Antigua, St. Kitts students win LIDC debate

Antigua, St. Kitts students win LIDC debate|Antigua, St. Kitts students win LIDC debate
Photo by Nelson A. King|Photo by Nelson A. King

Students from community colleges in Antigua and Barbuda and St. Kitts were adjudged winners last Friday in the much-spirited Evening Program debate in the Leeward Islands Debating Competition (LIDC) at Brooklyn’s Medgar Evers College.

The opposition team of Kelsey Harris and Kamilah Parker (Antigua and Barbuda), and Philmon Roberts (St. Kitts) eclipsed the proposition team of Dwayne Griffith and D’shnay Matthew York (St. Maarten) and Zipporah Bannister (Anguilla) in the two-hour debate at the college’s Edison O. Jackson Auditorium. The debate moot was: “The marginalization of men has led to the breakdown of Caribbean society.”

The debate, which also had a morning segment, was organized by Medgar Evers College’s Caribbean Research Center (CRC), headed by Dean Dr. George Irish, a native of the Leeward Island of Montserrat, and the LIDC Foundation.

Dr. Irish had started the annual LIDC in 1972, at 29, when he was the head of the Montserrat Open Campus Branch of the University of the West Indies (UWI), as “a medium for cultivating the intellectual and civic awareness of students, and preparing them for future leadership.”

The first debate took place in Montserrat with four debaters from Antigua and Montserrat: Franklyn Michael and Kennedy Edwards (Antigua and Barbuda), and Jennifer Greenaway and Pearl Ryner (Montserrat).

In Friday evening’s debate, the opposition team decried the proponent’s claim that the marginalization of men has led to the breakdown of Caribbean society, saying that it was “completely false.”

“For men to be marginalized, they have to be not active in society,” the opposition contended, stating instead that women are the ones who are at “a disadvantage in the labor market.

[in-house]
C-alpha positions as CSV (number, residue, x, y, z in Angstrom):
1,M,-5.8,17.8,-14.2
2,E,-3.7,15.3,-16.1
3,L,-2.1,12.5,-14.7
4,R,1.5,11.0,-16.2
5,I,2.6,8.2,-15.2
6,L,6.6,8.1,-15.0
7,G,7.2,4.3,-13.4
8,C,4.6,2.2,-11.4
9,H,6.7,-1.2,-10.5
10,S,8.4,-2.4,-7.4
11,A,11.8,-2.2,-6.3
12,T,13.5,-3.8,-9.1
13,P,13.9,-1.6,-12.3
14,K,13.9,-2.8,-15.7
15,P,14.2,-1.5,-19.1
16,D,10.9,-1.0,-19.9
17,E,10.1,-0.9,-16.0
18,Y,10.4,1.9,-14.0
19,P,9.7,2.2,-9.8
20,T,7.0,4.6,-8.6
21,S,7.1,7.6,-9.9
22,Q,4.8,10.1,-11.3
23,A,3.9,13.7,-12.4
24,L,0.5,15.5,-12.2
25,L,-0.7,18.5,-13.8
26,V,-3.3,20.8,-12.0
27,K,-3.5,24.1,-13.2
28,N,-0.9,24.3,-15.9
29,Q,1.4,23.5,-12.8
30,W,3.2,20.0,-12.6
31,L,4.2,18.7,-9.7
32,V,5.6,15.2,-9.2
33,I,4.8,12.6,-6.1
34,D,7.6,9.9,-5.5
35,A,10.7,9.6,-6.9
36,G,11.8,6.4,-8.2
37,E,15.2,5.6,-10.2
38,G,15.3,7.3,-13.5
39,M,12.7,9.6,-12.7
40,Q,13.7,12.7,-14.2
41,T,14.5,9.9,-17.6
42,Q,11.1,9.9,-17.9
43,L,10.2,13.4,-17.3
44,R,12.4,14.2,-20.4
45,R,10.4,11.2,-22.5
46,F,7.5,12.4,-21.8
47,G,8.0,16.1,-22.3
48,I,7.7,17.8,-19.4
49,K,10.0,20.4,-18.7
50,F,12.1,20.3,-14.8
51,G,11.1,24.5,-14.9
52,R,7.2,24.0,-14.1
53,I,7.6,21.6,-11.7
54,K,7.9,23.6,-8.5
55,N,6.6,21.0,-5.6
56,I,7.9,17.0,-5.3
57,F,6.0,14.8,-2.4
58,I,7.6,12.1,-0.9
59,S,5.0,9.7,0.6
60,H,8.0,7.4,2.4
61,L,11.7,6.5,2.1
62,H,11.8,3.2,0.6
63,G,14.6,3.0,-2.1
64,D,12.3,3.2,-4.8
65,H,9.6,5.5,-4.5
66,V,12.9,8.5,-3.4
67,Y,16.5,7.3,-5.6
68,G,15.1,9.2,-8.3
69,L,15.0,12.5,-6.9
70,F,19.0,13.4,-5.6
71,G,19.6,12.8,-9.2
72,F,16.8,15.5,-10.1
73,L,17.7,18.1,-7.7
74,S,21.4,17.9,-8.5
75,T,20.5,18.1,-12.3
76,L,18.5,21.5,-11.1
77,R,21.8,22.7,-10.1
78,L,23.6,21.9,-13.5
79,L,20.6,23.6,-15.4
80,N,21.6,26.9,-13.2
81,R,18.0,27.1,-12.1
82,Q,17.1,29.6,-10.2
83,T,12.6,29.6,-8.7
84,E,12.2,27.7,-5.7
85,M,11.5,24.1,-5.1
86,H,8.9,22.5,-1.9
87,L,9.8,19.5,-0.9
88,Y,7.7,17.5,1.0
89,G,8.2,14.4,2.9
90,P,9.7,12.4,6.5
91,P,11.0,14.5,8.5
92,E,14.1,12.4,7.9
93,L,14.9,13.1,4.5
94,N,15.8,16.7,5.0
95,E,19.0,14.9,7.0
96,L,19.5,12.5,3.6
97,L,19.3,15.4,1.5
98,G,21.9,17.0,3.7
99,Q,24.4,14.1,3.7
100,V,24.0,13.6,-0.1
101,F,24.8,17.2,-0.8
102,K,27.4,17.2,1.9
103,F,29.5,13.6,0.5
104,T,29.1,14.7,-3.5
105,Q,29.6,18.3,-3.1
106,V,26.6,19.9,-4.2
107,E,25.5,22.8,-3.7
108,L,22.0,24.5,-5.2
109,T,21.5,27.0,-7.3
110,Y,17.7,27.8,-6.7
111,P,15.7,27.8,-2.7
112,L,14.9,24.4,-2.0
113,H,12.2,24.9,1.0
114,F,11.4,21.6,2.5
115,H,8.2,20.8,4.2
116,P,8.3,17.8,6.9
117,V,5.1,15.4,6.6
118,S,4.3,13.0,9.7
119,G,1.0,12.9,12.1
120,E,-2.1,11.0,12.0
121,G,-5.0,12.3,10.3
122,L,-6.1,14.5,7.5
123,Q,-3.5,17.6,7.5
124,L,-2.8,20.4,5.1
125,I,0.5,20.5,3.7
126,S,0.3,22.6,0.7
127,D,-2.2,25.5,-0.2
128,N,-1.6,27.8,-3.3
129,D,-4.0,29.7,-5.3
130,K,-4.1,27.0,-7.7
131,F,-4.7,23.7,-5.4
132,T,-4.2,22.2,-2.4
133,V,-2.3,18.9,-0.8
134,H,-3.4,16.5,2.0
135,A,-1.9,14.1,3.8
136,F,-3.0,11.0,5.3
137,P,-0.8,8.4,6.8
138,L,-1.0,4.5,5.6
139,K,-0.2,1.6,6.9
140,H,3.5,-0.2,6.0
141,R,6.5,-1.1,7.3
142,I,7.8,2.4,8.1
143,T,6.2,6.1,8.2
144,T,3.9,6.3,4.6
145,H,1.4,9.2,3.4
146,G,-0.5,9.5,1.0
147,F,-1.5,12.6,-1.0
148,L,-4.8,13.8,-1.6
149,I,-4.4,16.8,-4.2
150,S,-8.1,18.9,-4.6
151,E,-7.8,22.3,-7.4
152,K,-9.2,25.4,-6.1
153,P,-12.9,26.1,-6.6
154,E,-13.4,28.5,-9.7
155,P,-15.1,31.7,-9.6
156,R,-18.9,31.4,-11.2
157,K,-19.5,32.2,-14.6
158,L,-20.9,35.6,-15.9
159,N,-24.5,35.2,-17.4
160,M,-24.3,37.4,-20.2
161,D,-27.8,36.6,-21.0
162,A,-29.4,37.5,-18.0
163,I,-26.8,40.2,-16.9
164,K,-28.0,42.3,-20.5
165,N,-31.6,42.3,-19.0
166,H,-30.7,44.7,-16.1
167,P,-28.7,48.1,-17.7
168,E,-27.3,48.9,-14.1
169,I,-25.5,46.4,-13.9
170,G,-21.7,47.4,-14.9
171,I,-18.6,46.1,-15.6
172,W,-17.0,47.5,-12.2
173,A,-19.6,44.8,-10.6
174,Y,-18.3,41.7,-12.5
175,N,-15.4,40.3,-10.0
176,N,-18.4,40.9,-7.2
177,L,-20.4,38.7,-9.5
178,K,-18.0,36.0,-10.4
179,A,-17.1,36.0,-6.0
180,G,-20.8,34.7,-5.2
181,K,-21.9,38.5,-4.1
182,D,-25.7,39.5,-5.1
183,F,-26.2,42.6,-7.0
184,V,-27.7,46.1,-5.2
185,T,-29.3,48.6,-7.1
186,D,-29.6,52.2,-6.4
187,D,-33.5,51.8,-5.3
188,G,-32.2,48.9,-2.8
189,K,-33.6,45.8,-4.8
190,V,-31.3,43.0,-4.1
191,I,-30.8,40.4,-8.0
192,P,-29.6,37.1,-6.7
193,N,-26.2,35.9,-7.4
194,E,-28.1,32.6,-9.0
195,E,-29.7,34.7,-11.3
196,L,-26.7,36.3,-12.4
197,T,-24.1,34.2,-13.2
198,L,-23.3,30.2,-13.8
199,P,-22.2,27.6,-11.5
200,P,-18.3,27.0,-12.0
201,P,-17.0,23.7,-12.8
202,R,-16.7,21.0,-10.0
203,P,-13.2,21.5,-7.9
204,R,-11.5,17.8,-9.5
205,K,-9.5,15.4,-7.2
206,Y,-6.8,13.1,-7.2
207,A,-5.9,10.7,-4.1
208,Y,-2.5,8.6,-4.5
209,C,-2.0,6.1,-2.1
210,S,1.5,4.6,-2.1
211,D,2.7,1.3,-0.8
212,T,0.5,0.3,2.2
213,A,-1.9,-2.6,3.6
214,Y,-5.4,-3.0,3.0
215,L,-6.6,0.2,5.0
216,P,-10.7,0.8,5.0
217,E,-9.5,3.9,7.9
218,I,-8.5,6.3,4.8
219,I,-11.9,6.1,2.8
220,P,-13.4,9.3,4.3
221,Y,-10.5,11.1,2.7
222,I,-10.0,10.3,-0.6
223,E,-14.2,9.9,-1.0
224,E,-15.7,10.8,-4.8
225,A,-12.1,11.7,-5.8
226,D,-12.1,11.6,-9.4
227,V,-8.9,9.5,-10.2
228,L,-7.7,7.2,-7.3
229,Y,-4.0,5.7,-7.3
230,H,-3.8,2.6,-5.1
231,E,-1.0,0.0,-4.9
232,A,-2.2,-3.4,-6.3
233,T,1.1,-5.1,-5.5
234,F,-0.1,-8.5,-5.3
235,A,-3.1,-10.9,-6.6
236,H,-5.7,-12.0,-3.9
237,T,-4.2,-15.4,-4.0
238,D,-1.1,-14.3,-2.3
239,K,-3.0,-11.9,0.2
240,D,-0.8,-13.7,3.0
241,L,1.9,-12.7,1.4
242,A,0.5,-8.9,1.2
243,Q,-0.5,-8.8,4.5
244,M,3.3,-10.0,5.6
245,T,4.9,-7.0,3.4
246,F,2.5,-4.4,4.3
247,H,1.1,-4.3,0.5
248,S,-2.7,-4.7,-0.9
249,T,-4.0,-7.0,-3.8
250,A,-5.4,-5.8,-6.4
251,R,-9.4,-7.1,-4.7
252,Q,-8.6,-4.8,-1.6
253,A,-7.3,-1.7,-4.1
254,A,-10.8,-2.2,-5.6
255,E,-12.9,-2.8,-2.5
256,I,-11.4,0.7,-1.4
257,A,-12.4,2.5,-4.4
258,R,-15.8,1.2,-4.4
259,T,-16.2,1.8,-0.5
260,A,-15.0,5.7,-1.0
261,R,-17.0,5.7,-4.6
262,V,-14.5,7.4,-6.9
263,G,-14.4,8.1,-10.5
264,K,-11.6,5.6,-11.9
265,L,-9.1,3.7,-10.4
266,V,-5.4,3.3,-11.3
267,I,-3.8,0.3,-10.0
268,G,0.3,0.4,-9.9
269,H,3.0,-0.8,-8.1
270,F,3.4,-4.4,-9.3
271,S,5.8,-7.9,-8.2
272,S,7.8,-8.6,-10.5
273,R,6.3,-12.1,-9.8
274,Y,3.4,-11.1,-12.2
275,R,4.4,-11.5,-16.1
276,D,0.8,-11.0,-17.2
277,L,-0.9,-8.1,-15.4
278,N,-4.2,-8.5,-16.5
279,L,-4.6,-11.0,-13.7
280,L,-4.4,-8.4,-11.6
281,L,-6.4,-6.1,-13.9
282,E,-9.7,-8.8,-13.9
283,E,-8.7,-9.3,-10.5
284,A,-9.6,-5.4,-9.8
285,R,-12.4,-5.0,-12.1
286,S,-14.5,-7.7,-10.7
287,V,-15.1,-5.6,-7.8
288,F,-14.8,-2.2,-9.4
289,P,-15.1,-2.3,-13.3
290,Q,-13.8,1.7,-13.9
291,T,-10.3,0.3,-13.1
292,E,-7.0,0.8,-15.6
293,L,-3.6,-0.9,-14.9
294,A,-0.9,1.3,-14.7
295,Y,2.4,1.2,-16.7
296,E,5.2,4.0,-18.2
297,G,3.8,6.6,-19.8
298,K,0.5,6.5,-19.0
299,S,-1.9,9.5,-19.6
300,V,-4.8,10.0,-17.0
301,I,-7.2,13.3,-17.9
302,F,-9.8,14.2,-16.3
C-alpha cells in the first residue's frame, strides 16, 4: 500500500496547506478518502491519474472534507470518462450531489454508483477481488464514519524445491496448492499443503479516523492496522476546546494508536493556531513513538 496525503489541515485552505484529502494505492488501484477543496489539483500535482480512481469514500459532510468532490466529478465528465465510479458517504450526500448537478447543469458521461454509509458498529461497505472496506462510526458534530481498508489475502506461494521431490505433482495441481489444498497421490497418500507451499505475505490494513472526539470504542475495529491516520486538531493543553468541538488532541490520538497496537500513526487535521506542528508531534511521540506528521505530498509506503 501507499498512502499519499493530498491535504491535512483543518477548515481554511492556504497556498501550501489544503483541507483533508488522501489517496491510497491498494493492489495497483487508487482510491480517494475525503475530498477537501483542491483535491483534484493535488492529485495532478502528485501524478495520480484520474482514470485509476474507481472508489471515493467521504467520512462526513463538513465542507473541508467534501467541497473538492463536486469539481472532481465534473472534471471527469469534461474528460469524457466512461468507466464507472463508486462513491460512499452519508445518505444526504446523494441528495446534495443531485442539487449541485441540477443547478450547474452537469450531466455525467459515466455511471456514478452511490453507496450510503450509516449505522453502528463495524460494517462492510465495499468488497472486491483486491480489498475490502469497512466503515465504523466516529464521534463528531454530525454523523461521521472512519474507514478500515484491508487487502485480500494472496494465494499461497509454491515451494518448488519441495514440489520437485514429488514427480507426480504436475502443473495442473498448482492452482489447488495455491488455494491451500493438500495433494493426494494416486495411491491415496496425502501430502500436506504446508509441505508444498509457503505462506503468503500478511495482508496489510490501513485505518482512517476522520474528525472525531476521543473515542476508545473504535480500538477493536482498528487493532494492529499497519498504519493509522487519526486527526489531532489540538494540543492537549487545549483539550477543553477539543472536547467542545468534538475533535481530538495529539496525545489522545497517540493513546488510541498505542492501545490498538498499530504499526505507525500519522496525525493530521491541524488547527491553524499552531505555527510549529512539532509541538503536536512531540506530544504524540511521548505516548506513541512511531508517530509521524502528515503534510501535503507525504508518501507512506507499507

“How are men more marginalized when they hold higher positions?” the team asked. “Every prime minister [in the Caribbean], at this point, is a male. Men have excelled and continue to excel.”

The opposition team pointed to arguments that show that women are the ones who have been marginalized, stating that this has taken place since the 15th century.

“Saying that men are marginalized is absurd,” the team declared. “We stand resolute in our claim that the marginalization of men has not led to the breakdown on Caribbean society.”

The opposition noted that the breakdown in Caribbean values “stems from the breakdown of family values,” adding that the Caribbean has “long suffered from the illegal drug trade.”

But the proposition team maintained that the marginalization of men is “most conspicuous in Caribbean society,” blaming slavery for leaving “a disgusting image.”

“Men were indoctrinated, forced to be marginalized,” the team posited. “Control and condition are just the belief of women. Do not blame men for any marginalization.

“We cannot only look at the men,” the proposition added. “We expect men to act in a macho way. If not, they will feel oppressed.”

“You are part of the future,” Dean Irish told the debaters. “I want to publish a book on the history of the debate. Send me what you have, and I’ll transfer it into a gold mine.”

The first LIDC debate was held at Medgar Evers College in 1998, with participants from Nevis, Antigua and Barbuda and Anguilla.

Chief judge Dr. Ken Irish-Bramble, a professor at Medgar Evers College and Dean Irish’s eldest son, said the judges were “particularly impressed with the creativity in putting together coherent arguments.

“You come with something fresh, different,” said Irish-Bramble, who, as a youth, had also participated in the annual LIDC in Montserrat. “We also saw the issue of humor and good, friendly jabs.”

Dr. Sheilah M. Paul, associate dean, School of Liberal Arts and Education at Medgar Evers College, said the debaters reminded her of “the power of developing and honing important skills in young people, as they prepare to take their places in our 21st century global work force.

“Your being here, in this experience, provides another window to a deeper understanding of culturally responsive education, particularly in a widely diverse learning community, such as Central Brooklyn,” said the Tobago native.

CRC said the LIDC involves extensive team research, critical thinking and public speaking skills.

CRC also said that it is “moving to revive the debating tradition here at Medgar Evers College to engage our students in similar intellectual exercises across disciplines.”

Ken Irish-Bramble (second left) presents the trophy to Opposition debating team Kelsey Harris, Kamilah Parker and Philmon Roberts.
Photo by Nelson A. King